MSBC fired Don Imus Wednesday, saying it would no longer simulcast his morning radio show because of his racial and sexual insults to the women’s basketball team of Rutgers University.
Industry insiders way CBS radio may soon follow suit and put an end to the shock jock’s long career of hosting and insulting people from all walks of life. A member of CBS’ board of directors called Wednesday for Imus’s dismissal. CBS owns the radio station where the Imus program originates.
The network statement went on to say, “Once again, we apologize to the women of the Rutgers basketball team and to our viewers. We deeply regret the pain this incident has caused.”
Imusâ€™ show originates on the New York radio station WFAN, owned by CBS Corp., and is distributed nationally on radio by Westwood One. CBS owns an 18 percent stake in Westwood One and also manages the company. For its part, CBS has not announced plans to discontinue the show.
Before the announcement was made, Sen. Barack Obama (D-Ill.) had appeared on the MSNBC program “Hardball,” where host David Gregory asked the senator and presidential candidate if he thought Imus should be fired.
“I don’t think MSNBC should be carrying the kinds of hateful remarks that Imus uttered the other day,” Obama said. He went on to note that he and his wife have “two daughters who are African-American, gorgeous, tall, and I hope, at some point, are interested enough in sports that they get athletic scholarships. … I don’t want them to be getting a bunch of information that, somehow, they’re less than anybody else. And I don’t think MSNBC should want to promote that kind of language.”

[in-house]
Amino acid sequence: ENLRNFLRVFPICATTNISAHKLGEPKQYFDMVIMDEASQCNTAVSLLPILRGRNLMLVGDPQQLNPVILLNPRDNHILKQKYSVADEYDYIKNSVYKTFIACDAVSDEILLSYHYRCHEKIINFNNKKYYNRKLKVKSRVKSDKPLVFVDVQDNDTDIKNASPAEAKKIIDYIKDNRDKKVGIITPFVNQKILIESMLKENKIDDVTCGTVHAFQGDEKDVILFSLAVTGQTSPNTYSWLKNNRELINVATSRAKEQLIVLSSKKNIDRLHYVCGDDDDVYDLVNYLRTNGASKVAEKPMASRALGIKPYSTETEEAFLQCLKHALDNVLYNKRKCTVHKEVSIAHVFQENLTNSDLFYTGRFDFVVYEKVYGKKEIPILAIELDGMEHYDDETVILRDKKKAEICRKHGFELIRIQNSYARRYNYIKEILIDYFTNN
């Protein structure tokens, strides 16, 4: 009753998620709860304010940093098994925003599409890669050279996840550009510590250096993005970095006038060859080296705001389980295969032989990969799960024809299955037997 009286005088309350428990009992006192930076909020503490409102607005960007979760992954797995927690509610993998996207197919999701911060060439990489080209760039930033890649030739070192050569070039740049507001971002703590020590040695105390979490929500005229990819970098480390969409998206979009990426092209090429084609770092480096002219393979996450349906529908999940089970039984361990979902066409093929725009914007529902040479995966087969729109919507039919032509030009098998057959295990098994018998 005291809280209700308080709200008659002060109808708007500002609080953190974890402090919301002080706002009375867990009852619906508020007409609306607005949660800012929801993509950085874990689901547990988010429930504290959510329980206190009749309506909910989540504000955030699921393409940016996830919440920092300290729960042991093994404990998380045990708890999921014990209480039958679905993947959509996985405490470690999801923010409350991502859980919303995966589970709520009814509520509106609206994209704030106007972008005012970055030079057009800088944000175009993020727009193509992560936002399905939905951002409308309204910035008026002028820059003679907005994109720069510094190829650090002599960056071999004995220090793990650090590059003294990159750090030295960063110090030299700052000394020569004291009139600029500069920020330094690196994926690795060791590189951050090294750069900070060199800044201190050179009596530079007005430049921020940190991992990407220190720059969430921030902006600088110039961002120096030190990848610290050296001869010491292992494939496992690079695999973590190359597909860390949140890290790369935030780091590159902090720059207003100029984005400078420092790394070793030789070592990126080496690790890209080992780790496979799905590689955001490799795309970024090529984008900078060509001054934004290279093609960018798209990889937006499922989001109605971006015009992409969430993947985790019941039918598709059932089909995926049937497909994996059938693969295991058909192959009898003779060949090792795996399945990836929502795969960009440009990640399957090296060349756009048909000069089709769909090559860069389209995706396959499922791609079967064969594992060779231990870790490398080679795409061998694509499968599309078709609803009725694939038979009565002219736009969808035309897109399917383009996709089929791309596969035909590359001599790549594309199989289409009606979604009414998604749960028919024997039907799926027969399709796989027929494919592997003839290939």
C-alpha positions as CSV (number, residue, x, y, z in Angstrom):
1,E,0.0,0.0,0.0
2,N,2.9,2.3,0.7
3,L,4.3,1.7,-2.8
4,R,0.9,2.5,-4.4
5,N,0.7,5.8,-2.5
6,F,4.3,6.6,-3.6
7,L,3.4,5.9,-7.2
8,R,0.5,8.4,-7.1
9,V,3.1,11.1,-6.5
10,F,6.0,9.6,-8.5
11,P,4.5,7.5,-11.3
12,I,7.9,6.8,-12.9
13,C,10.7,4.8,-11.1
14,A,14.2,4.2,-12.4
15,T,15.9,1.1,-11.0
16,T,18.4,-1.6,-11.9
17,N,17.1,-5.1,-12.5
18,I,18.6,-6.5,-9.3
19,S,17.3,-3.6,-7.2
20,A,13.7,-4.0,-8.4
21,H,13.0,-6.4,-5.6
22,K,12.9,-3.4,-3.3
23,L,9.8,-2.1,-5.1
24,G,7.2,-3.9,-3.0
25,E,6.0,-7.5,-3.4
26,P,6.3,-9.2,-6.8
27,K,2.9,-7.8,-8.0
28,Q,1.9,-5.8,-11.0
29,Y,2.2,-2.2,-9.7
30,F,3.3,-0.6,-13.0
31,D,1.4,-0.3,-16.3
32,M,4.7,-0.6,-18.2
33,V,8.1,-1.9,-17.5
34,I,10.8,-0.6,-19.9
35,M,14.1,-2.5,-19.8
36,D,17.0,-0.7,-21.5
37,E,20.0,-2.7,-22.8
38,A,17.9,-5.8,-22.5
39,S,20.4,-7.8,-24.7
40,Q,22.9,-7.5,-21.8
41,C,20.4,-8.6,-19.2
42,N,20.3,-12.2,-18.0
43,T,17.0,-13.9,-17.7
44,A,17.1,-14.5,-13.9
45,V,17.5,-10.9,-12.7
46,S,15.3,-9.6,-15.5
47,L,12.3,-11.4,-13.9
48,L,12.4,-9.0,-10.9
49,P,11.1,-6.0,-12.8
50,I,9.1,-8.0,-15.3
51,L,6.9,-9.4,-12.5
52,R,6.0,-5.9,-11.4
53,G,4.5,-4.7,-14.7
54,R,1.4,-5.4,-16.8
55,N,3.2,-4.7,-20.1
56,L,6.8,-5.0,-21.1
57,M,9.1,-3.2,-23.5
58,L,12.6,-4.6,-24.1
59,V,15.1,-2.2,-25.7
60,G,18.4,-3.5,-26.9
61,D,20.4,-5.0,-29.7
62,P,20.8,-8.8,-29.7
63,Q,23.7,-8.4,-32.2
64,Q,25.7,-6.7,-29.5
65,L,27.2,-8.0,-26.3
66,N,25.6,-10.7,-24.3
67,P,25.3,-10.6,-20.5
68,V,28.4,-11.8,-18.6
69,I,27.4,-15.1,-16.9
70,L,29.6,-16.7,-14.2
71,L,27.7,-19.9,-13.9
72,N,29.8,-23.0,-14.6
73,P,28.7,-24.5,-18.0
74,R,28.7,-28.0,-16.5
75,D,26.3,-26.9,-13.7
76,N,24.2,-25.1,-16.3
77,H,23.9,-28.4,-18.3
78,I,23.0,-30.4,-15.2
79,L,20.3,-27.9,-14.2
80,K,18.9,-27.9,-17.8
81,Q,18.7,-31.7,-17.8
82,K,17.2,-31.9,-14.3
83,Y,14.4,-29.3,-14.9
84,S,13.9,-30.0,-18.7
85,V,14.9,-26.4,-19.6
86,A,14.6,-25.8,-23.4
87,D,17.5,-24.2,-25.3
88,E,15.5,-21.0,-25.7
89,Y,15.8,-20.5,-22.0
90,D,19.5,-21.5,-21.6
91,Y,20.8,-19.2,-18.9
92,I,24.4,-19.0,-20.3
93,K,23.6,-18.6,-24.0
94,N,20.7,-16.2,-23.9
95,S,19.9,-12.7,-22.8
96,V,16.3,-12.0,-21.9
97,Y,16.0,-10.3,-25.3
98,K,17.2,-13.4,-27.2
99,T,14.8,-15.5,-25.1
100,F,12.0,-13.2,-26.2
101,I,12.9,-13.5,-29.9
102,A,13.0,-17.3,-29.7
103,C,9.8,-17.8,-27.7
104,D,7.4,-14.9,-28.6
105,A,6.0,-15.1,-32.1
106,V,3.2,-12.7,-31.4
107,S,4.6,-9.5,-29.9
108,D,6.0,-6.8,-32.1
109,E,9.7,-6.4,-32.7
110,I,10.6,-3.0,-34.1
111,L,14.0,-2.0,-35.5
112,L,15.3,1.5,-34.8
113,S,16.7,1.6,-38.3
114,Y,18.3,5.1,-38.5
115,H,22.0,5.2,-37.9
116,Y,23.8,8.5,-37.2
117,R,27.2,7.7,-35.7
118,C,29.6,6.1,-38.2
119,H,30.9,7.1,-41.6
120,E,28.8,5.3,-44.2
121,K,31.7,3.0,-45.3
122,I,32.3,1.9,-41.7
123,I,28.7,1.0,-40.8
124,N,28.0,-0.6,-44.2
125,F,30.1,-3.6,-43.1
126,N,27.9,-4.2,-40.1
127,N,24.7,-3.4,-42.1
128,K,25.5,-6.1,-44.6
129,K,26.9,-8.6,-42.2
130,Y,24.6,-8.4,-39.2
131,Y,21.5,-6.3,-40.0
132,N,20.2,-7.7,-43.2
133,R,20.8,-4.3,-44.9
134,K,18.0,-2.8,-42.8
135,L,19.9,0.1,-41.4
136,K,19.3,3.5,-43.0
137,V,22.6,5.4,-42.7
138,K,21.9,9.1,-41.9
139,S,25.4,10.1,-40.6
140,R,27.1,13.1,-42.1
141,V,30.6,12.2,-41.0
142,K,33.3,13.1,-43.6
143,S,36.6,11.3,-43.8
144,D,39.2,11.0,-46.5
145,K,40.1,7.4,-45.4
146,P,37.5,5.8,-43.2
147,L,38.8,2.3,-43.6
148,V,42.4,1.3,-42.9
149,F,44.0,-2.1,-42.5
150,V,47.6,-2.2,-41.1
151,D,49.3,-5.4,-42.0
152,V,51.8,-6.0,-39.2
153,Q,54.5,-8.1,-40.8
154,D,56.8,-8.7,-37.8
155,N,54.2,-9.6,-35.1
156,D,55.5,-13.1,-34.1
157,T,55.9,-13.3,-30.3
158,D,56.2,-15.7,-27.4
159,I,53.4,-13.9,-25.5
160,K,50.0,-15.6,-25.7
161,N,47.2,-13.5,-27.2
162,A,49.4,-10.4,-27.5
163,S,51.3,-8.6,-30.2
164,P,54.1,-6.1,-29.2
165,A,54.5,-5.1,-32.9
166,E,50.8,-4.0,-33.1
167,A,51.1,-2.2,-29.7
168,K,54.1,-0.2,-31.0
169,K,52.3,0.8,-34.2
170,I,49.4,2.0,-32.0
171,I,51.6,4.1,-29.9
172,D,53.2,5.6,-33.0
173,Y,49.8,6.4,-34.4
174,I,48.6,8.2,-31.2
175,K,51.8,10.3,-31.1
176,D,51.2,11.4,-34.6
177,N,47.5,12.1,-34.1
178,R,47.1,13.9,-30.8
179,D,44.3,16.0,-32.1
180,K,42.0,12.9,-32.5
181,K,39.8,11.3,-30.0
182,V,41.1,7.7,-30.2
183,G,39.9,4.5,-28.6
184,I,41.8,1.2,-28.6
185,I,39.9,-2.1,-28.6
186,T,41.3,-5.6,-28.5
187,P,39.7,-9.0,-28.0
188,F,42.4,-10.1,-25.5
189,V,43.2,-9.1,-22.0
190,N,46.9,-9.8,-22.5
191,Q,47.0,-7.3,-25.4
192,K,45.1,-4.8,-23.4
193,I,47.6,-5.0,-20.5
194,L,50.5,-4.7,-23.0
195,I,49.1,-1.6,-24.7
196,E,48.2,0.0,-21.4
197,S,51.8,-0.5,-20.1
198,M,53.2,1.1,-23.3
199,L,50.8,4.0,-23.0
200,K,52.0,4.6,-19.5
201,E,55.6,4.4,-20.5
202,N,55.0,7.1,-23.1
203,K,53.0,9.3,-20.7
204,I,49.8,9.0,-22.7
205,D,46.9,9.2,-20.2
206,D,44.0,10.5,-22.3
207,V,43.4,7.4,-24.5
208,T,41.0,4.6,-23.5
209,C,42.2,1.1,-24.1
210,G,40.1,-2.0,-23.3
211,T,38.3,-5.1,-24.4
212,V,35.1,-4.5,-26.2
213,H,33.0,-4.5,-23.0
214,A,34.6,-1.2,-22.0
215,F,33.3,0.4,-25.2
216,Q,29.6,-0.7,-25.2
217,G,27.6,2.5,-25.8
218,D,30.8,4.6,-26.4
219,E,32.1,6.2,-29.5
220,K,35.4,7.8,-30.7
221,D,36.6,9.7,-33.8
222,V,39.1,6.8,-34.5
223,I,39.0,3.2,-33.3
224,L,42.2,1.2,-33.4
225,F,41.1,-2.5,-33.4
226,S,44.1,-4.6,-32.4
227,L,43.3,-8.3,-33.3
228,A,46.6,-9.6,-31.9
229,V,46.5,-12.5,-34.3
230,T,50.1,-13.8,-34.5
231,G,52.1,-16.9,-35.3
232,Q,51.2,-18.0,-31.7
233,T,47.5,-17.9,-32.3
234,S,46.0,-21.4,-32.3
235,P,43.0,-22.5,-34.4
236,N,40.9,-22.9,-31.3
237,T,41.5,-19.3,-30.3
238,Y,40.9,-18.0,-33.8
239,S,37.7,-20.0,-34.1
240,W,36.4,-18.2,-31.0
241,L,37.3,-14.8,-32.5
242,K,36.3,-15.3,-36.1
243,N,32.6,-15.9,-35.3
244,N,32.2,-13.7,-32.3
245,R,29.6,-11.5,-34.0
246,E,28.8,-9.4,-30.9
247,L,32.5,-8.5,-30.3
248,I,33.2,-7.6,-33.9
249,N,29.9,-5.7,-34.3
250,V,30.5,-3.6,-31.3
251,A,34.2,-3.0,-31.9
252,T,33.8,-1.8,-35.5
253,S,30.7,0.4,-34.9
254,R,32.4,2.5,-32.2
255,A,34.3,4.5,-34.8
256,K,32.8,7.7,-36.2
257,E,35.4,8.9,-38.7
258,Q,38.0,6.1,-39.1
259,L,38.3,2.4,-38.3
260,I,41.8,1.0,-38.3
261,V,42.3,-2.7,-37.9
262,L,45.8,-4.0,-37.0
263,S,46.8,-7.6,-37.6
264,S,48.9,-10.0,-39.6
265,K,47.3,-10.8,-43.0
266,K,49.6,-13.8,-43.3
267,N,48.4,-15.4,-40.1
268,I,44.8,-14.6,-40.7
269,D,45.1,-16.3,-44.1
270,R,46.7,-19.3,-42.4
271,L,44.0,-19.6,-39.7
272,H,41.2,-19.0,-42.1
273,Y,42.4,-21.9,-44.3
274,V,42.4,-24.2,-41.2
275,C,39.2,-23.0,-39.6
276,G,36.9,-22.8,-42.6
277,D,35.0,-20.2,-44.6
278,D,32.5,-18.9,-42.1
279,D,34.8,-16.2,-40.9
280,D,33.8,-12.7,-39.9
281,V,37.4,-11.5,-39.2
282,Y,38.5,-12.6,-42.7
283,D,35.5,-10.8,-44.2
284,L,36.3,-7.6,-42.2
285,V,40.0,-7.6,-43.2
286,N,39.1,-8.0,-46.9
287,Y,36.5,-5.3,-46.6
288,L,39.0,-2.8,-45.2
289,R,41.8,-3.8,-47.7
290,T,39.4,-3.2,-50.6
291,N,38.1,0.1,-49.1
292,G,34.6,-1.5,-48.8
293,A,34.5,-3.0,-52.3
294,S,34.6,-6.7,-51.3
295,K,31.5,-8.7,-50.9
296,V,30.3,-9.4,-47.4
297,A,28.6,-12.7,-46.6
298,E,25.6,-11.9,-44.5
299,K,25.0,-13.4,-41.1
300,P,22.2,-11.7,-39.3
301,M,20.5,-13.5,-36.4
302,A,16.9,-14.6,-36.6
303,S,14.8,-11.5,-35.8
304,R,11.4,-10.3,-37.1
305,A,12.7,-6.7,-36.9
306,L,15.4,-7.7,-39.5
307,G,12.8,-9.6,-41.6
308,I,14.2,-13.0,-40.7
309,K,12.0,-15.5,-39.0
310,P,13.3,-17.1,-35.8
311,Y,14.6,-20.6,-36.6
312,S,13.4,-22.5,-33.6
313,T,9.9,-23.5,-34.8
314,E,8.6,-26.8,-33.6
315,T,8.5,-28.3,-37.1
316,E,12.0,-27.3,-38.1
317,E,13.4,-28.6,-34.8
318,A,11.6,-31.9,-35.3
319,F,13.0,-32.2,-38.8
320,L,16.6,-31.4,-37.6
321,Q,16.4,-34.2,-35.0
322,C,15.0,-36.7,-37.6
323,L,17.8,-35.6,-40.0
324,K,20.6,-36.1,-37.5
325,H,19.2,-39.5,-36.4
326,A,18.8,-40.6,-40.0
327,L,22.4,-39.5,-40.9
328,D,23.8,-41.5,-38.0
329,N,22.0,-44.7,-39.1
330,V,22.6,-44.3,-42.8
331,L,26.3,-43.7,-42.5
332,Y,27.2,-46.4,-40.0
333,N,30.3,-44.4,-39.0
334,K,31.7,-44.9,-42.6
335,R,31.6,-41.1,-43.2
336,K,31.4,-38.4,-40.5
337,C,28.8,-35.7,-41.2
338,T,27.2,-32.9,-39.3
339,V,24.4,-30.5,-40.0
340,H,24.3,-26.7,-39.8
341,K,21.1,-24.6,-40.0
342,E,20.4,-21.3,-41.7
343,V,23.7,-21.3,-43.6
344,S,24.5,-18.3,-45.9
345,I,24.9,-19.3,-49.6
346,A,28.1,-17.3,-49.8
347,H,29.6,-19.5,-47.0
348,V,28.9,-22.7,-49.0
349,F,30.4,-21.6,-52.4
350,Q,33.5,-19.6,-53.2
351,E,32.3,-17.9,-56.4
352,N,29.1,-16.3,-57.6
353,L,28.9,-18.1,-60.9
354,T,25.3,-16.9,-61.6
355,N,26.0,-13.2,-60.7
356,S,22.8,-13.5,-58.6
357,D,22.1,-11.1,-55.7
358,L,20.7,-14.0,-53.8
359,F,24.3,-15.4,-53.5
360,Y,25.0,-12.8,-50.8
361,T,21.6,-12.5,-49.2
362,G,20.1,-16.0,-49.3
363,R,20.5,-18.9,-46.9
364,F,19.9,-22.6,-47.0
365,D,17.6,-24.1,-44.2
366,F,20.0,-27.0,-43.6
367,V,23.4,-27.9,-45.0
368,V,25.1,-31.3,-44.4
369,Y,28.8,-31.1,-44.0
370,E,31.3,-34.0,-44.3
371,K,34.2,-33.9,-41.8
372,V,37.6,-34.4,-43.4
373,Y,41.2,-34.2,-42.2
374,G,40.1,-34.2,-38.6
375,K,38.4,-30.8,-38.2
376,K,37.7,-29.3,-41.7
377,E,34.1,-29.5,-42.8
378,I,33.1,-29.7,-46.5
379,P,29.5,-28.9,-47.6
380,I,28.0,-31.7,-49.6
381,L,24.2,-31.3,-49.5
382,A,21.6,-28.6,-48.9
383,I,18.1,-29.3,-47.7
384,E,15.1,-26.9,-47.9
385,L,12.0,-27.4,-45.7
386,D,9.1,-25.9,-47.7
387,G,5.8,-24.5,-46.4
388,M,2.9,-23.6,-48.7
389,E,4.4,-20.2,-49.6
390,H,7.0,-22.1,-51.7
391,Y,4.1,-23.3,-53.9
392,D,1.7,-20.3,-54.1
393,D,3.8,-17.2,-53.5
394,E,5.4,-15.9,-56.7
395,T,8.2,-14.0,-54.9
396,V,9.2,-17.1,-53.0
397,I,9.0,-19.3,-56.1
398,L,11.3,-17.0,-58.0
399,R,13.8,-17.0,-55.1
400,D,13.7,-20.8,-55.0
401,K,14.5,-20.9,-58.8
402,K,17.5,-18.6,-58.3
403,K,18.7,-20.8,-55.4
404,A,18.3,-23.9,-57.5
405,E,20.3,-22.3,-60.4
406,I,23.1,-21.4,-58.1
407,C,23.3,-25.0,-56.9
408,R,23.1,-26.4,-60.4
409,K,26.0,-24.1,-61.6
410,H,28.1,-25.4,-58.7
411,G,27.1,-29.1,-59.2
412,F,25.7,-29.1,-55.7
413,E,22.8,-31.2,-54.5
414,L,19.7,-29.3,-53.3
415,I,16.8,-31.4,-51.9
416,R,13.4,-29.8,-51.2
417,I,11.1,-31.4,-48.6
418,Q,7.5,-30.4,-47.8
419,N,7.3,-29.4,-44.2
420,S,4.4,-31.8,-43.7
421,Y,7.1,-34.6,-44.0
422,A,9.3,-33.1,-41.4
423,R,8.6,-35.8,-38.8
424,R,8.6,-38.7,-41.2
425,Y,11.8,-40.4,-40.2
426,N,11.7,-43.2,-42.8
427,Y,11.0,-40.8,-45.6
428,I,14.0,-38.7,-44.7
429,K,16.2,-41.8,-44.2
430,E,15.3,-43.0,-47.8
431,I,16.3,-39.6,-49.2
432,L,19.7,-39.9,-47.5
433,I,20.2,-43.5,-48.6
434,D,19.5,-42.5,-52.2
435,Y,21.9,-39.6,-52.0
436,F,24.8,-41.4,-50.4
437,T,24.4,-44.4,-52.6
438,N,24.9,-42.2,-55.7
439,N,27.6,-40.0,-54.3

Imus and his producer had referred to the mostly black Rutgers University women’s basketball team as “nappy-headed hos.” In a press conference Tuesday, the team said they had agreed to a private meeting with Imus.
Advertisers had been pulling out
Earlier Wednesday and Tuesday, advertisers had begun pulling out of supporting the Imus show. General Motors Corp., a significant advertiser on the show, said on Wednesday that it was suspending its advertising but could resume it at a later date.
â€œThis is a very fluid situation, and weâ€™ll just continue to monitor it as it goes forward when he returns to the air,â€ GM spokeswoman Ryndee Carney said, adding that GM would continue to support Imusâ€™ charitable efforts for children dealing with cancer and autism.
American Express said Wednesday that it had also pulled its advertising from Imusâ€™ show as of Tuesday. â€œOur policy isnâ€™t to advertise on controversial programming,â€ company spokeswoman Judy Tenzer said.
Procter & Gamble Co. and the office supply chain Staples Inc. have also said they would pull out, and Bigelow Tea said it was considering doing so. How many other advertisers follow suit could depend largely on how Imus handles the fallout from the controversy.
Kim Hillyer, a spokeswoman for TD Ameritrade, said the brokerage was â€œevaluatingâ€ its continued advertising plans in the program but did not have any further comment.
Imusâ€™ program is worth about $15 million to CBS Corp. through advertising on WFAN and syndication fees received from MSNBC and Westwood One.
A CBS Radio spokeswoman declined to comment on the advertiser actions or to identify other advertisers that may have pulled out of Imusâ€™ shows.